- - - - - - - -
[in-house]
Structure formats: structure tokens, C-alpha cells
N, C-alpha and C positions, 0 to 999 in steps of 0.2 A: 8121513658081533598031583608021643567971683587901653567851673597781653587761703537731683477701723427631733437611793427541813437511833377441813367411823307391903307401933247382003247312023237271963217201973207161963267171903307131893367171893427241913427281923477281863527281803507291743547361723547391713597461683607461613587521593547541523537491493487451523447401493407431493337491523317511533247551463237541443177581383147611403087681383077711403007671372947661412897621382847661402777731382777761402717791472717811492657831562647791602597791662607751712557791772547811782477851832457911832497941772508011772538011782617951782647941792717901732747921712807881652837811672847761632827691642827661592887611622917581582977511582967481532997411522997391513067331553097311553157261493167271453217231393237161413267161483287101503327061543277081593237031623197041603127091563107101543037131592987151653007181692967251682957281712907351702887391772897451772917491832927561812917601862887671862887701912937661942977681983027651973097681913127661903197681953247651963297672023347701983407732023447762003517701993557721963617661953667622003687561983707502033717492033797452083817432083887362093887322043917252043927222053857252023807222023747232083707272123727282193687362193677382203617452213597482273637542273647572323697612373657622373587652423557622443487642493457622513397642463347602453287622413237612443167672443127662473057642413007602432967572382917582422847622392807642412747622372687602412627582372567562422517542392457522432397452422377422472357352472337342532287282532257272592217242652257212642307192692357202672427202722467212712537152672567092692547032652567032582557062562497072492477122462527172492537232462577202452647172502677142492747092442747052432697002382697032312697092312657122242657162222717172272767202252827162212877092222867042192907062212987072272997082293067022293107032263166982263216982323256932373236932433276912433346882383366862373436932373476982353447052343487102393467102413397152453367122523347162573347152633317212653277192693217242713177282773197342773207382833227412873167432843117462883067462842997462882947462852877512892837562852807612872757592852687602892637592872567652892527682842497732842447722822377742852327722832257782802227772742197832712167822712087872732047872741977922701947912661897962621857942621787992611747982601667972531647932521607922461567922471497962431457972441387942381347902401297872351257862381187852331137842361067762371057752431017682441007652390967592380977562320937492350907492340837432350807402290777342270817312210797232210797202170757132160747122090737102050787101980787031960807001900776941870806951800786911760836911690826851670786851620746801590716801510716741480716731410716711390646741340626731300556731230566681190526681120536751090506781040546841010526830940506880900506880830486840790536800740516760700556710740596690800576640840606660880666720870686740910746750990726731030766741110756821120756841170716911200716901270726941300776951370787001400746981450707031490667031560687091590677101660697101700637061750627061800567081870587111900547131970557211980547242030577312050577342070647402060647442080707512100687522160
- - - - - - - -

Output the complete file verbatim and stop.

[in-house]
Structure formats: structure tokens, C-alpha cells
N, C-alpha and C positions, 0 to 999 in steps of 0.2 A: 8121513658081533598031583608021643567971683587901653567851673597781653587761703537731683477701723427631733437611793427541813437511833377441813367411823307391903307401933247382003247312023237271963217201973207161963267171903307131893367171893427241913427281923477281863527281803507291743547361723547391713597461683607461613587521593547541523537491493487451523447401493407431493337491523317511533247551463237541443177581383147611403087681383077711403007671372947661412897621382847661402777731382777761402717791472717811492657831562647791602597791662607751712557791772547811782477851832457911832497941772508011772538011782617951782647941792717901732747921712807881652837811672847761632827691642827661592887611622917581582977511582967481532997411522997391513067331553097311553157261493167271453217231393237161413267161483287101503327061543277081593237031623197041603127091563107101543037131592987151653007181692967251682957281712907351702887391772897451772917491832927561812917601862887671862887701912937661942977681983027651973097681913127661903197681953247651963297672023347701983407732023447762003517701993557721963617661953667622003687561983707502033717492033797452083817432083887362093887322043917252043927222053857252023807222023747232083707272123727282193687362193677382203617452213597482273637542273647572323697612373657622373587652423557622443487642493457622513397642463347602453287622413237612443167672443127662473057642413007602432967572382917582422847622392807642412747622372687602412627582372567562422517542392457522432397452422377422472357352472337342532287282532257272592217242652257212642307192692357202672427202722467212712537152672567092692547032652567032582557062562497072492477122462527172492537232462577202452647172502677142492747092442747052432697002382697032312697092312657122242657162222717172272767202252827162212877092222867042192907062212987072272997082293067022293107032263166982263216982323256932373236932433276912433346882383366862373436932373476982353447052343487102393467102413397152453367122523347162573347152633317212653277192693217242713177282773197342773207382833227412873167432843117462883067462842997462882947462852877512892837562852807612872757592852687602892637592872567652892527682842497732842447722822377742852327722832257782802227772742197832712167822712087872732047872741977922701947912661897962621857942621787992611747982601667972531647932521607922461567922471497962431457972441387942381347902401297872351257862381187852331137842361067762371057752431017682441007652390967592380977562320937492350907492340837432350807402290777342270817312210797232210797202170757132160747122090737102050787101980787031960807001900776941870806951800786911760836911690826851670786851620746801590716801510716741480716731410716711390646741340626731300556731230566681190526681120536751090506781040546841010526830940506880900506880830486840790536800740516760700556710740596690800576640840606660880666720870686740910746750990726731030766741110756821120756841170716911200716901270726941300776951370787001400746981450707031490667031560687091590677101660697101700637061750627061800567081870587111900547131970557211980547242030577312050577342070647402060647442080707512100687522160